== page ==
12. Irwin DE, Milsom I, Hunskaar S, et al. Population-based survey of urinary incontinence, overactive bladder, and other lower urinary tract symptoms in five countries: results of the EPIC study. Eur Urol 2006;50:1306-14. Crossref
13. Kobayashi M, Nukui A, Kamai T. Seasonal changes in lower urinary tract symptoms in Japanese men with benign prostatic hyperplasia treated with α1-blockers. Int Neurourol J 2017;21:197-203. Crossref
14. Choi HC, Kwon JK, Lee JY, Han JH, Jung HD, Cho KS. Seasonal variation of urinary symptoms in Korean men with lower urinary tract symptoms and benign prostatic hyperplasia. World J Mens Health 2015;33:81-7. Crossref
15. Milsom I, Abrams P, Cardozo L, Roberts RG, Thüroff J, Wein AJ. How widespread are the symptoms of an overactive bladder and how are they managed? A population-based prevalence study. BJU Int 2001;87:760-6. Crossref
16. Stewart WF, Van Rooyen JB, Cundiff GW, et al. Prevalence and burden of overactive bladder in the United States. World J Urol 2003;20:327-36.
17. Ng CF, Wong A, Li ML, Chan SY, Mak SK, Wong WS. The prevalence of cardiovascular risk factors in male patients who have lower urinary tract symptoms. Hong Kong Med J 2007;13:421-6.
18. Yee CH, Yip JS, Cheng NM, et al. The cardiovascular risk factors in men with lower urinary tract symptoms. World J Urol 2018 Aug 6. Epub ahead of print. Crossref
19. McVary K. Lower urinary tract symptoms and sexual dysfunction: epidemiology and pathophysiology. BJU Int 2006;97 Suppl 2:23-8. Crossref
20. Davis NJ, Vaughan CP, Johnson TM 2nd, et al. Caffeine intake and its association with urinary incontinence in United States men: results from National Health and Nutrition Examination Surveys 2005-2006 and 2007-2008. J Urol 2013;189:2170-4. Crossref
21. Baek JM, Song JY, Lee SJ, et al. Caffeine intake is associated with urinary incontinence in Korean postmenopausal women: results from the Korean National Health and Nutrition Examination Survey. PLoS One 2016;11:e0149311. Crossref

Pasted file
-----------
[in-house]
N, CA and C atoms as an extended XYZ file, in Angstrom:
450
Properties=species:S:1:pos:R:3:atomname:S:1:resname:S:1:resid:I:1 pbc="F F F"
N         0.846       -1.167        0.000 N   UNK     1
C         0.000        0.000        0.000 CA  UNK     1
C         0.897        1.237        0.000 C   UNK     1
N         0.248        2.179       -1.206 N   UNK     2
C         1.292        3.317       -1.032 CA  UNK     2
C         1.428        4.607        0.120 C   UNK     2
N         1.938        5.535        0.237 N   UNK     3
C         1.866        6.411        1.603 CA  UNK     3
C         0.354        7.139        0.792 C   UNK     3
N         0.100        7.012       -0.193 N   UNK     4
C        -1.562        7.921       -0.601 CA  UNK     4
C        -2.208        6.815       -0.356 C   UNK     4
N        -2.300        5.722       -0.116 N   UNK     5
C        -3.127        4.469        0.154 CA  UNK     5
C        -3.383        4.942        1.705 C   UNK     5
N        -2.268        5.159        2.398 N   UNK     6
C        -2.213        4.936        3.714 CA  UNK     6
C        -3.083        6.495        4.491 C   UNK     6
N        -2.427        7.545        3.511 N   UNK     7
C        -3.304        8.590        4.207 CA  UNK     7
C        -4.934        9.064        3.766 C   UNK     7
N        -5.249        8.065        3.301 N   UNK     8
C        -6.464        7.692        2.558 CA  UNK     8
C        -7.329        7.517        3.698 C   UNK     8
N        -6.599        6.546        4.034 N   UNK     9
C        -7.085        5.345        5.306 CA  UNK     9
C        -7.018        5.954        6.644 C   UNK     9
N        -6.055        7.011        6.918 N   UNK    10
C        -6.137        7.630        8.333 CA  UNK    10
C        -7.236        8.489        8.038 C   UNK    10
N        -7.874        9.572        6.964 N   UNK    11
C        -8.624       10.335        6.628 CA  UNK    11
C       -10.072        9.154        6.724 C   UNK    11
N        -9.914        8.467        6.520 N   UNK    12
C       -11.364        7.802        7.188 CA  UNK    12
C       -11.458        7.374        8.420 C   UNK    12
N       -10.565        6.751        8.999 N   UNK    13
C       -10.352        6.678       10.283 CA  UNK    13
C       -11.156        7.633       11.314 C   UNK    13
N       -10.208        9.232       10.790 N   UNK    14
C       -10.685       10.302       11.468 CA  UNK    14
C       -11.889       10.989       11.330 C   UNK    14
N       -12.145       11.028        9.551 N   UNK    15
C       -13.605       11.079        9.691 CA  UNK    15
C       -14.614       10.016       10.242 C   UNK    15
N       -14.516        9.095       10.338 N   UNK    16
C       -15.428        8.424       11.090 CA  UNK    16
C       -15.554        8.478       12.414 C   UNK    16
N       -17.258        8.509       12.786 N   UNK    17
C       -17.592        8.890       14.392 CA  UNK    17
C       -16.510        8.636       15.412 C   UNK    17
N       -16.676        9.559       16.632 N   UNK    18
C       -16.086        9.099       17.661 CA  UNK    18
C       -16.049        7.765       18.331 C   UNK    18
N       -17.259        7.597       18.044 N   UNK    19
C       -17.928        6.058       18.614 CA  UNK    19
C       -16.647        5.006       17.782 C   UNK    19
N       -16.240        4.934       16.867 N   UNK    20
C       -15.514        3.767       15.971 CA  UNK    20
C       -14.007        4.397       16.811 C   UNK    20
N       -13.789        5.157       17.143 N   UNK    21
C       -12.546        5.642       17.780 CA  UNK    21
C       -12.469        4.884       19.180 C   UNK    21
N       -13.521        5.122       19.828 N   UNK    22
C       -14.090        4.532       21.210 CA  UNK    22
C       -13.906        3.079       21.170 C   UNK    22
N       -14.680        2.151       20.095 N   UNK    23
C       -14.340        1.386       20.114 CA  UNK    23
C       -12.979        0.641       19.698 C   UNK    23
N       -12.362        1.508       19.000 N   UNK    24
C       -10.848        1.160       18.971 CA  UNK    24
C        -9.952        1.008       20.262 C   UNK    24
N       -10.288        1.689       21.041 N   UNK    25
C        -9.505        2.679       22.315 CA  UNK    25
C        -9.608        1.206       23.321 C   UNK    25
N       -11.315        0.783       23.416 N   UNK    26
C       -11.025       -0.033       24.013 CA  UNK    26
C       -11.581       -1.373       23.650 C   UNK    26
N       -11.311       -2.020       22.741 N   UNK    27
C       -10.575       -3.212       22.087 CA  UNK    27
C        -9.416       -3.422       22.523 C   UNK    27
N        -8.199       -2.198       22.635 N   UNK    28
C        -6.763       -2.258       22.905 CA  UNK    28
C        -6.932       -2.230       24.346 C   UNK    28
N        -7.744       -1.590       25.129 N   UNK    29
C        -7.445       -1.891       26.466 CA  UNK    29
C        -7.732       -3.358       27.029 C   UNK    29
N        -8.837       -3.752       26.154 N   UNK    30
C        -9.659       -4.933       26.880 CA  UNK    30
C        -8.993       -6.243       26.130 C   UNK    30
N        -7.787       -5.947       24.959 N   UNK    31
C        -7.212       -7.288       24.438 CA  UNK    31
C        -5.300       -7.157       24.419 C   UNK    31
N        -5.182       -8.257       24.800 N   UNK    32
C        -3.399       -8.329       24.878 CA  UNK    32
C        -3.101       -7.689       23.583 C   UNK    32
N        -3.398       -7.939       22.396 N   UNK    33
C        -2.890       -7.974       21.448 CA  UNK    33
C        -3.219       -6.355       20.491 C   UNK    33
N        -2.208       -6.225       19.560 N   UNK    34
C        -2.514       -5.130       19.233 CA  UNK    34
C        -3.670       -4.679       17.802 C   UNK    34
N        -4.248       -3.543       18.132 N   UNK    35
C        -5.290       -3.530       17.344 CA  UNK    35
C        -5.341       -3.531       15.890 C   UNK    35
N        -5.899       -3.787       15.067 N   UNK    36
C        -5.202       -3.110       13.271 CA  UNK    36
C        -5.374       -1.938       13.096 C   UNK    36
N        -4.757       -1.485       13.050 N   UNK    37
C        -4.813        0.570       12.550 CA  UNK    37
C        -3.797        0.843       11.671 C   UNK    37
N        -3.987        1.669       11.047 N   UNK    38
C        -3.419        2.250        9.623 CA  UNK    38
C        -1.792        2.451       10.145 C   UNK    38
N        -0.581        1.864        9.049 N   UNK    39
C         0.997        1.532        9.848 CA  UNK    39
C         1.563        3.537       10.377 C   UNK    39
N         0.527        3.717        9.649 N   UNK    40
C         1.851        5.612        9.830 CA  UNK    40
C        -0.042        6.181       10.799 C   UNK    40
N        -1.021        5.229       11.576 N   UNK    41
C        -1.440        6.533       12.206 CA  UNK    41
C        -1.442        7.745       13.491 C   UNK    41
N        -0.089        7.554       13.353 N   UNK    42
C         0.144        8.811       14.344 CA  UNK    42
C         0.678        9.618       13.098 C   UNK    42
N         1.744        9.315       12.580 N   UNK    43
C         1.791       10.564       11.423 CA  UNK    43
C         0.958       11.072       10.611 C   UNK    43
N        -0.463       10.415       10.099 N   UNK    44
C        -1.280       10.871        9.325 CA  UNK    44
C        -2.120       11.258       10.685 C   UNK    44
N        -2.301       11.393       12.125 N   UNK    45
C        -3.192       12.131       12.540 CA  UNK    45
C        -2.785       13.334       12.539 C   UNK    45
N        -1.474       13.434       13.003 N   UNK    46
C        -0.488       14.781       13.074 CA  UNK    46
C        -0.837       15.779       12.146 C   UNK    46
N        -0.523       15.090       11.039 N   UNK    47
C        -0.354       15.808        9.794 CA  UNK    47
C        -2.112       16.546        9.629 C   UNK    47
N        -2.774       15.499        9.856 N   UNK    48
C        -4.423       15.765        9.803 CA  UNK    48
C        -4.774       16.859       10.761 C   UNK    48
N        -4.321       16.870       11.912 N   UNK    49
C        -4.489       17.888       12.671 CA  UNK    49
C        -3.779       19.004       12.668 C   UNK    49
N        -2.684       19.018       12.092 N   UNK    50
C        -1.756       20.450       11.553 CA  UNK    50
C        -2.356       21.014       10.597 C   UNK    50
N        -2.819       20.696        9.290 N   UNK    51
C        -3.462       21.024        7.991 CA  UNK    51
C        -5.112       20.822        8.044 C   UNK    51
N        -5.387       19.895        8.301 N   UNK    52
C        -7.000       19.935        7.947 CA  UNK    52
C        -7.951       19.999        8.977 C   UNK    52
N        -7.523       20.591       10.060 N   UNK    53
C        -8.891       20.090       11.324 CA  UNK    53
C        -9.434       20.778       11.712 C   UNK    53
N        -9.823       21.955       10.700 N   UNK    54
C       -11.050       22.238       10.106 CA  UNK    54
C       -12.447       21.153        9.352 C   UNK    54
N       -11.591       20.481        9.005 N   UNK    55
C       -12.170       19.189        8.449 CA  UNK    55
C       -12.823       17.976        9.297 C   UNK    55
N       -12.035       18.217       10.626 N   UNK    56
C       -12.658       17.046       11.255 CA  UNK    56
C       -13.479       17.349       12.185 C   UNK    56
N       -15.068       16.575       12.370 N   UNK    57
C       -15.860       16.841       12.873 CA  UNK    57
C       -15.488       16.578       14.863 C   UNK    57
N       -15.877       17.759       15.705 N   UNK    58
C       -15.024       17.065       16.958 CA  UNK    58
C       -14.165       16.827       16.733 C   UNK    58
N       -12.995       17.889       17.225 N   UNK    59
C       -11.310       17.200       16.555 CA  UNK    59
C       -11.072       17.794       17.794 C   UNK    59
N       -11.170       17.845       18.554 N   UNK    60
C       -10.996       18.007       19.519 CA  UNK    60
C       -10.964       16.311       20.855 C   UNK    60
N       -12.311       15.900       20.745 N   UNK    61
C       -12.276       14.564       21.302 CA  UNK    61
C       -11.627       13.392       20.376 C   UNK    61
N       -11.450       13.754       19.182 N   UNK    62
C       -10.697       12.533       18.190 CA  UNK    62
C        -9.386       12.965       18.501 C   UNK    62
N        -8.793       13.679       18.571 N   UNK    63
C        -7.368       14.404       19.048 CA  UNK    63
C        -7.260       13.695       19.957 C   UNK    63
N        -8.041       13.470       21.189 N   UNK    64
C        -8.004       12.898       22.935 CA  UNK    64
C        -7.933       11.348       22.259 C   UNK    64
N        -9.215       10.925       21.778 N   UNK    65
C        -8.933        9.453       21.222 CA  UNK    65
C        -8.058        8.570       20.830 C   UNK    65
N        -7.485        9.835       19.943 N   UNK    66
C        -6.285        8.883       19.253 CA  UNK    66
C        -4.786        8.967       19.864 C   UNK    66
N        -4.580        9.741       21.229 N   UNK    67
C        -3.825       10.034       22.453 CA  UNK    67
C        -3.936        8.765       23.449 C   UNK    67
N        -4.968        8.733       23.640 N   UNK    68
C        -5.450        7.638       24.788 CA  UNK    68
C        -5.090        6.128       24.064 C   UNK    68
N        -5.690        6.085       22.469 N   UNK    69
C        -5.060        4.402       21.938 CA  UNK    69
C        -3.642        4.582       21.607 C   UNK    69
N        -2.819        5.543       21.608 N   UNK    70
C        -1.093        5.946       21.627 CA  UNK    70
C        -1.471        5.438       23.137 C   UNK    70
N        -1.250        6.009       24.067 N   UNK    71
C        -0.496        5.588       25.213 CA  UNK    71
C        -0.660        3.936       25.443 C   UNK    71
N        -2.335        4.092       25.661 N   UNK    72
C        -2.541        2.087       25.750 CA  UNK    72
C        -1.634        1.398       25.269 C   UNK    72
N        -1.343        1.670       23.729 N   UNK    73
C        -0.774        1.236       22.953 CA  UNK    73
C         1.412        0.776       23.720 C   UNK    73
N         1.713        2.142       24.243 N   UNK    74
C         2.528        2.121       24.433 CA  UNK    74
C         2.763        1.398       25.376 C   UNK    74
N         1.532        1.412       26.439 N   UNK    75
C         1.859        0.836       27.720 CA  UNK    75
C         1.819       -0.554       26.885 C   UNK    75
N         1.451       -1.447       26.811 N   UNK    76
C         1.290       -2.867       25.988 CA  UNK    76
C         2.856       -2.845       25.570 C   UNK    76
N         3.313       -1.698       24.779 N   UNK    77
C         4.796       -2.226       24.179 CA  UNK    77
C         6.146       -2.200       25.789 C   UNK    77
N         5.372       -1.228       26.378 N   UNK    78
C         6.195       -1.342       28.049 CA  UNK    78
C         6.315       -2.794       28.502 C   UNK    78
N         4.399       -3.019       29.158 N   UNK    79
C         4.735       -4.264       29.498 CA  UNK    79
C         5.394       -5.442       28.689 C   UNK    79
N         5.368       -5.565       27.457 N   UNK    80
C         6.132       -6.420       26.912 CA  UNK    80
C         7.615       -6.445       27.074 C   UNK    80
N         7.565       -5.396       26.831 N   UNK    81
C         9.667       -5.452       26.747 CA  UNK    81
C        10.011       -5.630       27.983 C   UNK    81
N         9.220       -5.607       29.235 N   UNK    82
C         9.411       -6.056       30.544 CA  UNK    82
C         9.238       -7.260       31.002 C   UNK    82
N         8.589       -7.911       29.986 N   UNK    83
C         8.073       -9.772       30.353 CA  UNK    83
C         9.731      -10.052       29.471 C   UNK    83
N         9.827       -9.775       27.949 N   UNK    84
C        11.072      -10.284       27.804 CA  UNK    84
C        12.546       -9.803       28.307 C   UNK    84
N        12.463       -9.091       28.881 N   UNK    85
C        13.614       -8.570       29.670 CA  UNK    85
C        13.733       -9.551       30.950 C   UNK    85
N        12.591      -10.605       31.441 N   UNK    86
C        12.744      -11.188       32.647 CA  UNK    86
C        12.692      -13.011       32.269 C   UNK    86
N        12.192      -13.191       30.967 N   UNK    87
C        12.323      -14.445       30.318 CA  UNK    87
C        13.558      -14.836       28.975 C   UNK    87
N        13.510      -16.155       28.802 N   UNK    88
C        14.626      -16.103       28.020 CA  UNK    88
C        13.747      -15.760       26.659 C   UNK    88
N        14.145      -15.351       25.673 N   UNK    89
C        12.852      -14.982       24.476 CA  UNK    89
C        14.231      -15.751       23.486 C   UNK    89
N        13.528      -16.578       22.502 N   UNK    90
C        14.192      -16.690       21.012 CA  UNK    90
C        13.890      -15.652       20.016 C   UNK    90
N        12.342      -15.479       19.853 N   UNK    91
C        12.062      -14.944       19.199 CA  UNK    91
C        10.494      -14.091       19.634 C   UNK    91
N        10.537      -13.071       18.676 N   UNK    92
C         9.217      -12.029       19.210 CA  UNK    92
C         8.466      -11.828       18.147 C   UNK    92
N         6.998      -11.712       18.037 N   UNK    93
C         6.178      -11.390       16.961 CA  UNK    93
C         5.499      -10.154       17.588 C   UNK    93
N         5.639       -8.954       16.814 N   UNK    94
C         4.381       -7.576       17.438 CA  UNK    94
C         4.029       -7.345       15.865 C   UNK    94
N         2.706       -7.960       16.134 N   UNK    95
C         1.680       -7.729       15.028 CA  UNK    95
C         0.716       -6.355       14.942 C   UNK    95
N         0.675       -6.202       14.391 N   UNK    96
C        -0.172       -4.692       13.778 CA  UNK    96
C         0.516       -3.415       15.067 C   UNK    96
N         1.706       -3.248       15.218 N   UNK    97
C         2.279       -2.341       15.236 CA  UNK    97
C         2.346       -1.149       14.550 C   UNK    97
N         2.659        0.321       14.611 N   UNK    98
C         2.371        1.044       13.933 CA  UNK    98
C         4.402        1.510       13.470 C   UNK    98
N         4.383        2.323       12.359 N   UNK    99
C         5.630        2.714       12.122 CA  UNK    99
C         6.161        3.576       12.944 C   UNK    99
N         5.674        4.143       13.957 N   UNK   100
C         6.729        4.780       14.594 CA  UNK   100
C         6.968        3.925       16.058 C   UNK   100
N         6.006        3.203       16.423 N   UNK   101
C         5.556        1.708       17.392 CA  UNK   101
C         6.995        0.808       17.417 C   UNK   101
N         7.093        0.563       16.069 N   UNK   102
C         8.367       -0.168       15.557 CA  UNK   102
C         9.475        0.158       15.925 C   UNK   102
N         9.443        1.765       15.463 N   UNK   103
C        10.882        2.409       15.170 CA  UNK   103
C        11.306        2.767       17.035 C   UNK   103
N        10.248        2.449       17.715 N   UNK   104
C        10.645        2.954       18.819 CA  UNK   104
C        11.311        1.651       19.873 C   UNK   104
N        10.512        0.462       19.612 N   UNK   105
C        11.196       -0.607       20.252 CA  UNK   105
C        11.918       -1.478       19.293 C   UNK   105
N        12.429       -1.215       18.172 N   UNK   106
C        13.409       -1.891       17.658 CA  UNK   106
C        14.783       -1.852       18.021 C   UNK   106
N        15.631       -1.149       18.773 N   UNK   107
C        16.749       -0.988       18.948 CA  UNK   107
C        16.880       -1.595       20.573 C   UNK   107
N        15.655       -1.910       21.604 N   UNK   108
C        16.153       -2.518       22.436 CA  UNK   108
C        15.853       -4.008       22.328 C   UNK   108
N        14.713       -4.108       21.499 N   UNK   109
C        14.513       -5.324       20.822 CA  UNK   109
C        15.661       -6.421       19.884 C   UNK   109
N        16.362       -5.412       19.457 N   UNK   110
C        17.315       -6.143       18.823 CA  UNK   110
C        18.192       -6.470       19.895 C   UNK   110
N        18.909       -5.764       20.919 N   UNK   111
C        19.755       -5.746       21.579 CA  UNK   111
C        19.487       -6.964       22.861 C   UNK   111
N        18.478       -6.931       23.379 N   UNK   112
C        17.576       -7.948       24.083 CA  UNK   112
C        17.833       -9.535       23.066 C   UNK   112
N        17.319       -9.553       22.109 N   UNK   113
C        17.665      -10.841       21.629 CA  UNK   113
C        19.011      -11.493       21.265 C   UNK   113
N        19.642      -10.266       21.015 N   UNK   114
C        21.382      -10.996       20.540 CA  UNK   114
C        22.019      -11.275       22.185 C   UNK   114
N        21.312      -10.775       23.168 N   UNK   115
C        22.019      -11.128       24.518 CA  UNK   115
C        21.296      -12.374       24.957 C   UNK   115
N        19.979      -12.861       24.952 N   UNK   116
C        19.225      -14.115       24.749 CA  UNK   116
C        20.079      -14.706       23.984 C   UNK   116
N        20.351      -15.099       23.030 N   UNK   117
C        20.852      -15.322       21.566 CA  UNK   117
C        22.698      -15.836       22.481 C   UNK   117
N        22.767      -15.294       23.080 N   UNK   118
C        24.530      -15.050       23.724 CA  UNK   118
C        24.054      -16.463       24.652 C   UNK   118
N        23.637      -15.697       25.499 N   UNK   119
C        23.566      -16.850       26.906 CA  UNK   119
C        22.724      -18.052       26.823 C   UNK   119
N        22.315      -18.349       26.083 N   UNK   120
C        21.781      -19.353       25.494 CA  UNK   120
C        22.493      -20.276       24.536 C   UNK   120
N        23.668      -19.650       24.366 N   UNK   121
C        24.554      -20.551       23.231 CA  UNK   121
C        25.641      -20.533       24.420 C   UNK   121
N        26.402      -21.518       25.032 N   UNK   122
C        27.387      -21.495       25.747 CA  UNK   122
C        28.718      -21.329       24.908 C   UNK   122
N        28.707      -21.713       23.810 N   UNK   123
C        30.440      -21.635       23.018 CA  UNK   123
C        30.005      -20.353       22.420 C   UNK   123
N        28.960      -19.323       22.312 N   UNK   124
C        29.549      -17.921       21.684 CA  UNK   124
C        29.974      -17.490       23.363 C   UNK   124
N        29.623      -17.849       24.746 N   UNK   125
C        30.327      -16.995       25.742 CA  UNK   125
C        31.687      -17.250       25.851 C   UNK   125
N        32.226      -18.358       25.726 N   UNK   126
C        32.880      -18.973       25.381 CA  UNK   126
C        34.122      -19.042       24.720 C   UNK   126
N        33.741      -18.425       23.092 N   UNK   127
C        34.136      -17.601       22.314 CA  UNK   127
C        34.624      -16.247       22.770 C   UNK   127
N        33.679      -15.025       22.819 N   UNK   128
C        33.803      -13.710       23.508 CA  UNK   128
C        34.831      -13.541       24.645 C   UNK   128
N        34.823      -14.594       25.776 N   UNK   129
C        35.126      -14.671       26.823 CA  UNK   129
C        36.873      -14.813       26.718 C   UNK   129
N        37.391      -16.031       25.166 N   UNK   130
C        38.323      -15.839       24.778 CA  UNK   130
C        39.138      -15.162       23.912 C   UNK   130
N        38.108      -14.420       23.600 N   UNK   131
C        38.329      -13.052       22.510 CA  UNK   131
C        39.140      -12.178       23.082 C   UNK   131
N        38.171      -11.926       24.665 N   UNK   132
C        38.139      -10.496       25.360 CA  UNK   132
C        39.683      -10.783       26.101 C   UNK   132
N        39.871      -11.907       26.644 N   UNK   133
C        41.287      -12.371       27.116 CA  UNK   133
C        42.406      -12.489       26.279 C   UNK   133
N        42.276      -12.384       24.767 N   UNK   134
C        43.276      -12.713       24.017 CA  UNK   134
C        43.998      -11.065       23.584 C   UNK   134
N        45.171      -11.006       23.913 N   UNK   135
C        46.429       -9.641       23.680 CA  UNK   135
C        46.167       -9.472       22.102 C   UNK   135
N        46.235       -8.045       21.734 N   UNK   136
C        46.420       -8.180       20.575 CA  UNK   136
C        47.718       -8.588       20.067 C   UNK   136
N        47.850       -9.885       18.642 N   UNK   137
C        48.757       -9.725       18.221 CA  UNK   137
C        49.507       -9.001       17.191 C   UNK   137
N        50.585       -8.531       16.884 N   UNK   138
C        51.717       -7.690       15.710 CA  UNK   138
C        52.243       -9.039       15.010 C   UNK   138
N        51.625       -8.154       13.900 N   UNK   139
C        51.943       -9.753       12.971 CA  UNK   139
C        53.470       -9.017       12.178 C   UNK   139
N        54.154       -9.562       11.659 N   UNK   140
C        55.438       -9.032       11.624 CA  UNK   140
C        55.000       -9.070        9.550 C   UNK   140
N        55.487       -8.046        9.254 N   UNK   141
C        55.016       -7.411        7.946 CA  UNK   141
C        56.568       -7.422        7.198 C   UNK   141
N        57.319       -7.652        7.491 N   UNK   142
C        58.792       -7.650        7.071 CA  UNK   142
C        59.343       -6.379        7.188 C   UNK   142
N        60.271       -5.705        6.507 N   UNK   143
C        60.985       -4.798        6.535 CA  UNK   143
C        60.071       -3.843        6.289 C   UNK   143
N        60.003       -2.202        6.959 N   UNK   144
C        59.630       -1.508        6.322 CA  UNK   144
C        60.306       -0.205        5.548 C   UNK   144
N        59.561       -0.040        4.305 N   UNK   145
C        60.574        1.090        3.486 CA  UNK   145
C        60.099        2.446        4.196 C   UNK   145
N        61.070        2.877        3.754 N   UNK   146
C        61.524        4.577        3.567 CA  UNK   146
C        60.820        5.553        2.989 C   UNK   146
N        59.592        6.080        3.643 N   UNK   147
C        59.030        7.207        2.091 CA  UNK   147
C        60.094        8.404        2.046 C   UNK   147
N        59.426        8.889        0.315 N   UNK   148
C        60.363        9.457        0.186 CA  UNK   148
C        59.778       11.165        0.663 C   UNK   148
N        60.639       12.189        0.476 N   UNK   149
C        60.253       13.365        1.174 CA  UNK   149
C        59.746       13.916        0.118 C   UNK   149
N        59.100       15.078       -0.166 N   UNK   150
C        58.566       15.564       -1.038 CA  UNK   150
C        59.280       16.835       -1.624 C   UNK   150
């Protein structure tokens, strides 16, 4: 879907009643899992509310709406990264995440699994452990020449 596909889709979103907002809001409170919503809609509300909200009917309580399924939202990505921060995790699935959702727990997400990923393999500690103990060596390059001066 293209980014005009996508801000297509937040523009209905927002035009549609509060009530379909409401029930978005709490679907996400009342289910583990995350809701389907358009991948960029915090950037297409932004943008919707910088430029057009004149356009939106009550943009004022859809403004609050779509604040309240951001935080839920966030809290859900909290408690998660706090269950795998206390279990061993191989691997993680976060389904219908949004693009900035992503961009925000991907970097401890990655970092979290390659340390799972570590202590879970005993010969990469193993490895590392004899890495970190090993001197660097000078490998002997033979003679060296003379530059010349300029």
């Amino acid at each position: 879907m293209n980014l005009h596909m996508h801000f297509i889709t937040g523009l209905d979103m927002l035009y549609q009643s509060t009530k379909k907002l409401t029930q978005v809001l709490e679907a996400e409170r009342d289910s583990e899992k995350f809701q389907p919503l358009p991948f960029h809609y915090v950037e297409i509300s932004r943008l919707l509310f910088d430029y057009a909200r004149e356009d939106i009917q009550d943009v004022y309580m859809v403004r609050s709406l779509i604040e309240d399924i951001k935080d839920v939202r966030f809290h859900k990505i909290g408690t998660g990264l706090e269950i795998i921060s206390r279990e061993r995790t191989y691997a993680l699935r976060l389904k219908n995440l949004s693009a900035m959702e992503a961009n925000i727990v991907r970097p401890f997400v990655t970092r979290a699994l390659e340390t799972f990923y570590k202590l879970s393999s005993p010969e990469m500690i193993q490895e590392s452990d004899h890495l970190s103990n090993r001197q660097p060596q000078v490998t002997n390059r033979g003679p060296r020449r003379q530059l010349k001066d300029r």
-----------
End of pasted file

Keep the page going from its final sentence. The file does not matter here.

22. Yee CH, Li JK, Lam HC, Chan ES, Hou SS, Ng CF. The prevalence of lower urinary tract symptoms in a Chinese population, and the correlation with uroflowmetry and disease perception. Int Urol Nephrol 2014;46:703-10. Crossref
23. Chung RY, Leung JC, Chan DC, Woo J, Wong CK, Wong SY. Lower urinary tract symptoms (LUTS) as a risk factor for depressive symptoms in elderly men: results from a large prospective study in Southern Chinese men. PLoS One 2013;8:e76017. Crossref
24. Ho LY, Chu PS, Consigliere DT, et al. Symptom prevalence, bother, and treatment satisfaction in men with lower urinary tract symptoms in Southeast Asia: a multinational, cross-sectional survey. World J Urol 2018;36:79-86. Crossref
25. Teoh JY, Chan C, Ng CA, et al. Desmopressin oral lyophilisate lessens the burden of nocturia in the post-TURP men sooner they go asleep—an action unreachable by fluid restriction alone but attenuated by aging. International Continence Society 2017 Florence. Available from: https://www.ics.org/2017/abstract/626. Accessed 11 Mar 2018.
26. Sakalis VI, Karavitakis M, Bedretdinova D, et al. Medical treatment of nocturia in men with lower urinary tract symptoms: systematic review by the European Association of Urology Guidelines Panel for male lower urinary tract symptoms. Eur Urol 2017;72:757-69. Crossref